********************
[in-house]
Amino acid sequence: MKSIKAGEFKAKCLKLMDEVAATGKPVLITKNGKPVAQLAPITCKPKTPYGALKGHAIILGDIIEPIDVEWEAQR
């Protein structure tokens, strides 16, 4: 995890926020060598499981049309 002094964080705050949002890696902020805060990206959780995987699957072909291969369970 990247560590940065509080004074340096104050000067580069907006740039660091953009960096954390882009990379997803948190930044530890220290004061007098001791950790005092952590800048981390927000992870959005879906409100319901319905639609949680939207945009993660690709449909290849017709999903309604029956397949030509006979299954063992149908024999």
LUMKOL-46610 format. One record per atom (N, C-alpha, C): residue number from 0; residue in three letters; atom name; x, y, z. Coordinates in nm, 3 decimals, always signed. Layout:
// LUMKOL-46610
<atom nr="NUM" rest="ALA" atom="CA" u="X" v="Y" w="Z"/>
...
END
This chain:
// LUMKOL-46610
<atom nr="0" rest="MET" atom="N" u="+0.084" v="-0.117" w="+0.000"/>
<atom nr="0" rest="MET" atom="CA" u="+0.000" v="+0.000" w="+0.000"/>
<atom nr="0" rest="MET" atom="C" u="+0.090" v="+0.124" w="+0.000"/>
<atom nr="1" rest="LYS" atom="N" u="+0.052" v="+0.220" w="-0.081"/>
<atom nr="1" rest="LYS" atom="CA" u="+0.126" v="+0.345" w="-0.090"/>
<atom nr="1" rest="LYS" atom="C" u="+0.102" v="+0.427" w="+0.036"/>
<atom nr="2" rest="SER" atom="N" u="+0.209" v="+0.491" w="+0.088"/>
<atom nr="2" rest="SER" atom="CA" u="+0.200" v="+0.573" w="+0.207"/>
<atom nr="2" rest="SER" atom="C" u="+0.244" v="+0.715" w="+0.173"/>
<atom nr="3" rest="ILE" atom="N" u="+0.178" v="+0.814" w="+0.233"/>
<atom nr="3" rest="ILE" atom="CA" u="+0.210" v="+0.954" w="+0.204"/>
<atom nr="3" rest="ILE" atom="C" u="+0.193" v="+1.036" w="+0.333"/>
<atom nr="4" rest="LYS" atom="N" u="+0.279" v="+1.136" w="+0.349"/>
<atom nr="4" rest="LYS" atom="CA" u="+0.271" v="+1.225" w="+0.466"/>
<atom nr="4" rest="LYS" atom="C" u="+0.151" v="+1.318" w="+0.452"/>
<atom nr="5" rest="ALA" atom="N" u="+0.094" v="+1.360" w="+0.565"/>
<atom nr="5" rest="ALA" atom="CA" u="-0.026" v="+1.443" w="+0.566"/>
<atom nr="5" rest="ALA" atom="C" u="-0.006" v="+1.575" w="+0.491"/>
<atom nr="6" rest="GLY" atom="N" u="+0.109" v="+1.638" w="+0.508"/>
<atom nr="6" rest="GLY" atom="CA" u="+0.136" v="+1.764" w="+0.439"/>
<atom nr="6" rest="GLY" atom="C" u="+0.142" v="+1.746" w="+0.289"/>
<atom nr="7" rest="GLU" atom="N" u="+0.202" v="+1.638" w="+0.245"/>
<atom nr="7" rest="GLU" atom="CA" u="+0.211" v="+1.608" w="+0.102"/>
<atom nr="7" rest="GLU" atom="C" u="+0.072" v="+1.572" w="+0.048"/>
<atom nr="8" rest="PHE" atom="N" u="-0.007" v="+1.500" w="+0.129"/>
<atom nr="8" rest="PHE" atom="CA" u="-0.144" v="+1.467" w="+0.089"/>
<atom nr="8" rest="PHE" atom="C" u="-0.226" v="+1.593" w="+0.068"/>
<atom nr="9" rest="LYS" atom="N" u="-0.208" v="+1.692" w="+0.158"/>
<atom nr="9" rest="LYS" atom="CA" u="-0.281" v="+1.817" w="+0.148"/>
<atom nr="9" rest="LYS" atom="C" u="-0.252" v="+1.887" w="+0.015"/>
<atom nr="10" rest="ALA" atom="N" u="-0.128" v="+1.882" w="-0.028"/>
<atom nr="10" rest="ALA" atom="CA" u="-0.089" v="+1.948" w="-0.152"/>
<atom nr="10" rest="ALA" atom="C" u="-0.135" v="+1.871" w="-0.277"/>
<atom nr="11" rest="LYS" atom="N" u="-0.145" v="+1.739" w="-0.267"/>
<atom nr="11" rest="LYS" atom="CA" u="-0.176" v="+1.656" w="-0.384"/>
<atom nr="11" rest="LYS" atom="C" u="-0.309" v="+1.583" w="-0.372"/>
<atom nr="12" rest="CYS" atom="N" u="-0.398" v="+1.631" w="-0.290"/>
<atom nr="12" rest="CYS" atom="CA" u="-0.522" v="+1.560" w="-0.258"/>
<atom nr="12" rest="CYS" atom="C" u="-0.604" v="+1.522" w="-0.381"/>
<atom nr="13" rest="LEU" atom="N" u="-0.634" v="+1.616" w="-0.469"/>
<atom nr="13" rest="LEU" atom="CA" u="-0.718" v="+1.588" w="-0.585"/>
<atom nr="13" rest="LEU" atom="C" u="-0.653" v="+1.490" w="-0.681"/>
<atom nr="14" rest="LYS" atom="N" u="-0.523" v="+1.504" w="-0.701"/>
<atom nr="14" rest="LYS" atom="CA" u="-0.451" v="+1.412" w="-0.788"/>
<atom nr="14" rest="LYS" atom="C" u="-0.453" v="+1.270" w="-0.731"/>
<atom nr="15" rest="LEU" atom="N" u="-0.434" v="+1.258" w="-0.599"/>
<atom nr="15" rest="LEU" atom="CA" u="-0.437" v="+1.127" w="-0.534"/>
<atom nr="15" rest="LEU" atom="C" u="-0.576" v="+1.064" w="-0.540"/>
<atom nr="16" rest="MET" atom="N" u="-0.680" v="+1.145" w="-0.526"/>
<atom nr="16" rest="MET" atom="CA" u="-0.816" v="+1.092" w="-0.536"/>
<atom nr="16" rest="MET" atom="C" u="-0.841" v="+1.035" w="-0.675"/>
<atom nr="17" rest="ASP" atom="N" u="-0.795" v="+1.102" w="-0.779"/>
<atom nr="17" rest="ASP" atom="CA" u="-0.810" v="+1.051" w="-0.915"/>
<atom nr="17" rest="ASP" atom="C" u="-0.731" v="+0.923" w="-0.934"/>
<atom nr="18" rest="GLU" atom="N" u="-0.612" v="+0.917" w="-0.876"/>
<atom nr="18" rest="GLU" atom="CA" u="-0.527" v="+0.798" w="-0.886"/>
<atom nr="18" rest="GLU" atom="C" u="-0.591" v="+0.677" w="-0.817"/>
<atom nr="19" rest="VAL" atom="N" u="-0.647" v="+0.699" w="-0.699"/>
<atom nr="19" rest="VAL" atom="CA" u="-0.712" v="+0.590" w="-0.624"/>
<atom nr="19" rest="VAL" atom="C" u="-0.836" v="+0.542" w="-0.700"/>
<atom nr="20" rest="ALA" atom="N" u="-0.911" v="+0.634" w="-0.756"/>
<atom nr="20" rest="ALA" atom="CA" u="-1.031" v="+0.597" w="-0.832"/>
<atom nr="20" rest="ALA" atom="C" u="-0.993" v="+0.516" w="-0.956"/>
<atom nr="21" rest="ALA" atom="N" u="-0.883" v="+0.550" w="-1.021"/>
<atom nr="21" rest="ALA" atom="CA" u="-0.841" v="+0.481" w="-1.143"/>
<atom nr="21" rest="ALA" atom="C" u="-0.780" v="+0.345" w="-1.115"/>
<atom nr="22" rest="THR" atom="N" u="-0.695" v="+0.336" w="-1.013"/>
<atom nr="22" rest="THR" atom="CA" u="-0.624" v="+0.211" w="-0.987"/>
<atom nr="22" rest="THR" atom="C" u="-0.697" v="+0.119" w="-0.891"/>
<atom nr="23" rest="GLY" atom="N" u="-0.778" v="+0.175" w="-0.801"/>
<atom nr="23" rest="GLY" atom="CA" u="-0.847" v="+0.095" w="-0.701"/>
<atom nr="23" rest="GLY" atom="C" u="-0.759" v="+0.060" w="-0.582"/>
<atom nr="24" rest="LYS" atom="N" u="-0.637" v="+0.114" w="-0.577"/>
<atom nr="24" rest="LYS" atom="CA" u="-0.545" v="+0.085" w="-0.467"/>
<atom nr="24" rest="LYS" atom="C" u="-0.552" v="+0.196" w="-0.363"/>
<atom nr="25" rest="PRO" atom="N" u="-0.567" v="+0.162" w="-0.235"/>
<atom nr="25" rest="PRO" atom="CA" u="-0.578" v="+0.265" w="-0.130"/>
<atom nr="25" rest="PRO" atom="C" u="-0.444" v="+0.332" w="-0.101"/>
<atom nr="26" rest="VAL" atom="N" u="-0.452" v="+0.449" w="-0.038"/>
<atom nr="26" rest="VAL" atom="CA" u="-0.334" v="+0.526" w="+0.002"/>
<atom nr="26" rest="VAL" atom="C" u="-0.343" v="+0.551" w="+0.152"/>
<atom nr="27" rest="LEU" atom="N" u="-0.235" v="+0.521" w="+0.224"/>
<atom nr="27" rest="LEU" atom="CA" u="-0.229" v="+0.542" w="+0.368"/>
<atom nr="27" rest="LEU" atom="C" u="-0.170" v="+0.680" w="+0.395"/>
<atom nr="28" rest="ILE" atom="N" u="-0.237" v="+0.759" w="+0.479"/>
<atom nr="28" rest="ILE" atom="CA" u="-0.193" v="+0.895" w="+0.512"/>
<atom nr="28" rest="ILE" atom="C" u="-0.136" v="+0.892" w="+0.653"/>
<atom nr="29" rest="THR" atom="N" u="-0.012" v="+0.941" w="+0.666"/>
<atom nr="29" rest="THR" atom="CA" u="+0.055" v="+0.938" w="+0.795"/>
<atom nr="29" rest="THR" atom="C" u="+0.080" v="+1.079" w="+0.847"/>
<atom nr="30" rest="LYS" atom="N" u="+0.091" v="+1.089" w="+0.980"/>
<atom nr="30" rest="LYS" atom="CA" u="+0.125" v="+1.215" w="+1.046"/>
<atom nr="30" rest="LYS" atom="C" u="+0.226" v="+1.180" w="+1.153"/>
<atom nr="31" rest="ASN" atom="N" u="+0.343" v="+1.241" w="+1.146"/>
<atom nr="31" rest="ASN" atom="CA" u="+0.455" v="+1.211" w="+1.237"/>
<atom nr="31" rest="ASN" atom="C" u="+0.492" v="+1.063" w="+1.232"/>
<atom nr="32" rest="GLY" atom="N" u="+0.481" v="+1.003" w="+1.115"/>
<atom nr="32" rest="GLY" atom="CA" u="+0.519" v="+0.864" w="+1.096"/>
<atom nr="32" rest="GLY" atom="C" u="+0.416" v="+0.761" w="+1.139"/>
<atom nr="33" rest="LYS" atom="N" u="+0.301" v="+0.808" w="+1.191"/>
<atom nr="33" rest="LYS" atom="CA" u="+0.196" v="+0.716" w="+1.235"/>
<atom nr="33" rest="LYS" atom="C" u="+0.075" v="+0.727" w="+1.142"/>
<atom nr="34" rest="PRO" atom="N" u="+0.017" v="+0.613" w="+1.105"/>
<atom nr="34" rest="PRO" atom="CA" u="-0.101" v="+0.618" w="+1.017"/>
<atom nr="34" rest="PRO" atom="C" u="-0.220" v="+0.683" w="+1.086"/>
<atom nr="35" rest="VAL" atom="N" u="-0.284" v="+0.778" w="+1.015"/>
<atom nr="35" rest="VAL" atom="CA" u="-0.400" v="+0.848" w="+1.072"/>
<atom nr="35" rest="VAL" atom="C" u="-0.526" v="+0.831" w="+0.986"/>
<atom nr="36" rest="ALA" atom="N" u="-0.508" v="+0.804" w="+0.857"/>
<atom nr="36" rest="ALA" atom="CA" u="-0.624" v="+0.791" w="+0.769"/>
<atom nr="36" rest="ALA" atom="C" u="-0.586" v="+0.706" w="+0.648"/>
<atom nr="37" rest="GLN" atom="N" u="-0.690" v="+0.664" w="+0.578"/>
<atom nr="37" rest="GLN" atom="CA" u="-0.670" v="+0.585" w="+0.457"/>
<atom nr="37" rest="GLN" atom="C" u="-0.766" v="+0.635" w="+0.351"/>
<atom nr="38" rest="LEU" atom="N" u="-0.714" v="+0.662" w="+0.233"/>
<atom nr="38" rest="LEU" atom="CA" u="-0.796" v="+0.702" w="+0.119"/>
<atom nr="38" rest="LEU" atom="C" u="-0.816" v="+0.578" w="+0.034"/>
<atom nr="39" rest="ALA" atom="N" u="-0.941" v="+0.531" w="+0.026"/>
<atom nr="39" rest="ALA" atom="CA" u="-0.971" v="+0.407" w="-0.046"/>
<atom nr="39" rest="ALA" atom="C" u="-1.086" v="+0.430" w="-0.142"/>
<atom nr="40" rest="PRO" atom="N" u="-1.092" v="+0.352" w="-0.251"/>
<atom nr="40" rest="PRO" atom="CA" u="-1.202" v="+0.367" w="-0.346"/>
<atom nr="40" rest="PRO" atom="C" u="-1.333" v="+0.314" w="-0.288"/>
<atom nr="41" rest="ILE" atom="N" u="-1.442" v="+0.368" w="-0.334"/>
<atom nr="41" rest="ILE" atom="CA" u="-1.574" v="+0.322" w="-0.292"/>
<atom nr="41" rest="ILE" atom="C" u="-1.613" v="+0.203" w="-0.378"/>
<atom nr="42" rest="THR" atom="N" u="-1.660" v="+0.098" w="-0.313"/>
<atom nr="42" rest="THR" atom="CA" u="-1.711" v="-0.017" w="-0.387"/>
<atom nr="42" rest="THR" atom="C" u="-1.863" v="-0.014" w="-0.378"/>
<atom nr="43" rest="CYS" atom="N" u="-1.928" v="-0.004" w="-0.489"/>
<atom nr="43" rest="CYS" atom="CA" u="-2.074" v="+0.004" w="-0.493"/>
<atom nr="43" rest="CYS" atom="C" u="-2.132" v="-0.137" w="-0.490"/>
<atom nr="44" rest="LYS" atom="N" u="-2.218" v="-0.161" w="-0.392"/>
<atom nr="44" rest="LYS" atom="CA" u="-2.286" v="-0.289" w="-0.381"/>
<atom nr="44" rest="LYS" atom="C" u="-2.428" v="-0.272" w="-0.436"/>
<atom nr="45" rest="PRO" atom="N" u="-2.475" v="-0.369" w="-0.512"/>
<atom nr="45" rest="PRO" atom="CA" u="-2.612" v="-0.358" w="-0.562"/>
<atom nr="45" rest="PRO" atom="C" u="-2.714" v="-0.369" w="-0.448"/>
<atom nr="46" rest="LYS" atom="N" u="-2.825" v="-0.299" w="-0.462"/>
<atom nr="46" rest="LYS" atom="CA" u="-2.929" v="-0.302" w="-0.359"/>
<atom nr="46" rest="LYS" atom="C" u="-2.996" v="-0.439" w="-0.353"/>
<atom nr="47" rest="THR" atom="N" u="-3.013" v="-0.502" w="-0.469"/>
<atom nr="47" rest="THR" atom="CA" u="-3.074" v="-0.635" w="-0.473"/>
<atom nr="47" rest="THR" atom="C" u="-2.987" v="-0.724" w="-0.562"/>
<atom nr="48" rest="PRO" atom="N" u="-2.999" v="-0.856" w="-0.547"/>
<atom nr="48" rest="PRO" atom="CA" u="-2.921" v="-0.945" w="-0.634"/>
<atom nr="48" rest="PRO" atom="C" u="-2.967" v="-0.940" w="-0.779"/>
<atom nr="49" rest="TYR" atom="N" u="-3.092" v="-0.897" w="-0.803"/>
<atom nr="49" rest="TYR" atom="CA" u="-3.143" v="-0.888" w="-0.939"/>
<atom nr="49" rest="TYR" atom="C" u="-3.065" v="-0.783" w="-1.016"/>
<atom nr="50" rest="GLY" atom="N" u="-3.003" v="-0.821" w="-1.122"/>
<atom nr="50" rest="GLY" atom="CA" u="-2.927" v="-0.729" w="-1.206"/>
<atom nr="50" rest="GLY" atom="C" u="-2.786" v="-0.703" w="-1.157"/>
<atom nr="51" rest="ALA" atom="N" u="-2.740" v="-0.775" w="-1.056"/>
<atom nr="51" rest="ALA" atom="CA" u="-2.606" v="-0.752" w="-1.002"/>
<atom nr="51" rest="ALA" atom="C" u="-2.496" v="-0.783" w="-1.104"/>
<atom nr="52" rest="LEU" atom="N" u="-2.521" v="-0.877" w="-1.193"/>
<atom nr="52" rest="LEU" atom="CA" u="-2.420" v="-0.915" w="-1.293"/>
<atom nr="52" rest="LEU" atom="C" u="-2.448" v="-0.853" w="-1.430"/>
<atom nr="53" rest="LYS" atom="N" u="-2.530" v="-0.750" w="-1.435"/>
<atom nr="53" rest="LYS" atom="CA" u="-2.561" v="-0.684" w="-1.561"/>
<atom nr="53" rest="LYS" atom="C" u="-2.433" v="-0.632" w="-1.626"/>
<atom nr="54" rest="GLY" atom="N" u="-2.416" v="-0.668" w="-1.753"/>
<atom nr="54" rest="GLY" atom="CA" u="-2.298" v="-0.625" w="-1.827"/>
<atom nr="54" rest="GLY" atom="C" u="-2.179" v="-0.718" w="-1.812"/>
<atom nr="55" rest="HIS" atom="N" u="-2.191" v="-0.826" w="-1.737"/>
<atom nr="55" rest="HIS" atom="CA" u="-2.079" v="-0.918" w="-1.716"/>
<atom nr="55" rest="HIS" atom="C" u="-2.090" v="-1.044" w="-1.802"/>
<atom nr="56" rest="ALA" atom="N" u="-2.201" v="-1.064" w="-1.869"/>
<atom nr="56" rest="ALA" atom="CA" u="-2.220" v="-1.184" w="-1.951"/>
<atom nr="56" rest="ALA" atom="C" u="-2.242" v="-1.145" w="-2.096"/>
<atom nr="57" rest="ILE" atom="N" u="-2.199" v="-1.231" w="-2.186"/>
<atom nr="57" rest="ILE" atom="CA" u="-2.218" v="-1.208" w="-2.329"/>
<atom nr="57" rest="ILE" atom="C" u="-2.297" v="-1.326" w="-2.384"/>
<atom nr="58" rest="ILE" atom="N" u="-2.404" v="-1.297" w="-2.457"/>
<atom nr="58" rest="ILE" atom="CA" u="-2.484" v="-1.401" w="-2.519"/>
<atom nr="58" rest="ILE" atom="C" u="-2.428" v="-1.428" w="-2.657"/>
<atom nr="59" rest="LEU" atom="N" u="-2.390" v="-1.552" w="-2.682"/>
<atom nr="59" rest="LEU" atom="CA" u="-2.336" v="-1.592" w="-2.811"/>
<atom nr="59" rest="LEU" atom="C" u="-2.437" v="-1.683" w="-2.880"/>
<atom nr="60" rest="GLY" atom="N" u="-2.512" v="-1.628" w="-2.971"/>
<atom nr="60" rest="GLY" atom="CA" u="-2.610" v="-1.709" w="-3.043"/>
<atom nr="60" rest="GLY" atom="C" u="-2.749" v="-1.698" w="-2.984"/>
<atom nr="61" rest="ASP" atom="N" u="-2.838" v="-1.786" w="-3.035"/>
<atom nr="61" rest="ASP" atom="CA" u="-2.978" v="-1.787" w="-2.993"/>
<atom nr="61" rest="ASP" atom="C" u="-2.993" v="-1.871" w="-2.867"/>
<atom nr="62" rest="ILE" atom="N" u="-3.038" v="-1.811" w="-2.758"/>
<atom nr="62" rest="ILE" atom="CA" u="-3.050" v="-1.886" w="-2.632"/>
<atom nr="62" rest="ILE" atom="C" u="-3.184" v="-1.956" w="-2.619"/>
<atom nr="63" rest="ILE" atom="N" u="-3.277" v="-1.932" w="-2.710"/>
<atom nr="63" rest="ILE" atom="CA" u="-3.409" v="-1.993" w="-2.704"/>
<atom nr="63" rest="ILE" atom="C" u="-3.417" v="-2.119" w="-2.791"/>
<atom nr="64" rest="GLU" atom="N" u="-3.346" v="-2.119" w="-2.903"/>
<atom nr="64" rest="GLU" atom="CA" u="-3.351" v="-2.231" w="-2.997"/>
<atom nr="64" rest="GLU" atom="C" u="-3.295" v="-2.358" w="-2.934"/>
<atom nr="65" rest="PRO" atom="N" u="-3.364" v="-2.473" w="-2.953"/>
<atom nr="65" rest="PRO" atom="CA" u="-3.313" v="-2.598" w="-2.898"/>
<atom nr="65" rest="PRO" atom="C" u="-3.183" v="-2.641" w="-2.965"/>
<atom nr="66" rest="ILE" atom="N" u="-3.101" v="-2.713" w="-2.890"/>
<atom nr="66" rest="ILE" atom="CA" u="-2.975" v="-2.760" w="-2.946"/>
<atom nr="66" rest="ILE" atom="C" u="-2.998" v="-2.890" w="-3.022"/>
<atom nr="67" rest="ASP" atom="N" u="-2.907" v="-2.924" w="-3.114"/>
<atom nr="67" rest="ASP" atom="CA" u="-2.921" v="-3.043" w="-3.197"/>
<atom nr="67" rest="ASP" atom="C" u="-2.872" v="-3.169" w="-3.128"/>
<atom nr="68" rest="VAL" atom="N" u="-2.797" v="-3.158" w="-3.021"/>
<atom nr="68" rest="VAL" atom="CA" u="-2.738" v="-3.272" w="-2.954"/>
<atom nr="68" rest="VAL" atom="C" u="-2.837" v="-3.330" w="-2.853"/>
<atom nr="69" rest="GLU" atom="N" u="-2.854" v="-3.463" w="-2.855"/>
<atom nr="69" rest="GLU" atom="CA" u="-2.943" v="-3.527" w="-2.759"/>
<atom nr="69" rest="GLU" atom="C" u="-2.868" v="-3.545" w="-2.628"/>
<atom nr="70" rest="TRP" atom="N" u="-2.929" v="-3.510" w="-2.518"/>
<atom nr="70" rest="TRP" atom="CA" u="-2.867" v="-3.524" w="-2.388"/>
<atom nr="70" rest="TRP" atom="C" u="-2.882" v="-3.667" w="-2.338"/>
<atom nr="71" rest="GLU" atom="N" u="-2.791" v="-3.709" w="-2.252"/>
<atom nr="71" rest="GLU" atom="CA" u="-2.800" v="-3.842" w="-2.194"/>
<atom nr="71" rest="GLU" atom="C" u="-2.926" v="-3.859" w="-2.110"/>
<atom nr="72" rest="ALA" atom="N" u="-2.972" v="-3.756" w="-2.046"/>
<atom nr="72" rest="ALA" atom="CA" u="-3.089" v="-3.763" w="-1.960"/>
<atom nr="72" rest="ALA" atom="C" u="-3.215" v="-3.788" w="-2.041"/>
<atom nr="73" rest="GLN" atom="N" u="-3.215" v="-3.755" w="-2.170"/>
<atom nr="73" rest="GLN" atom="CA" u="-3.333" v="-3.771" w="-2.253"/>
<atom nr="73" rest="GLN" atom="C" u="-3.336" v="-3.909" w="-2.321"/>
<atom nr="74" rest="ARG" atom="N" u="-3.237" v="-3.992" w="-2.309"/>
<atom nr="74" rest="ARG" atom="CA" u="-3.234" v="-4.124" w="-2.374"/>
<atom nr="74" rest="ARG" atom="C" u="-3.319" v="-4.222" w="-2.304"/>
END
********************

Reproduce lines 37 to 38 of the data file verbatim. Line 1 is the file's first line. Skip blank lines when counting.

<atom nr="8" rest="PHE" atom="C" u="-0.226" v="+1.593" w="+0.068"/>
<atom nr="9" rest="LYS" atom="N" u="-0.208" v="+1.692" w="+0.158"/>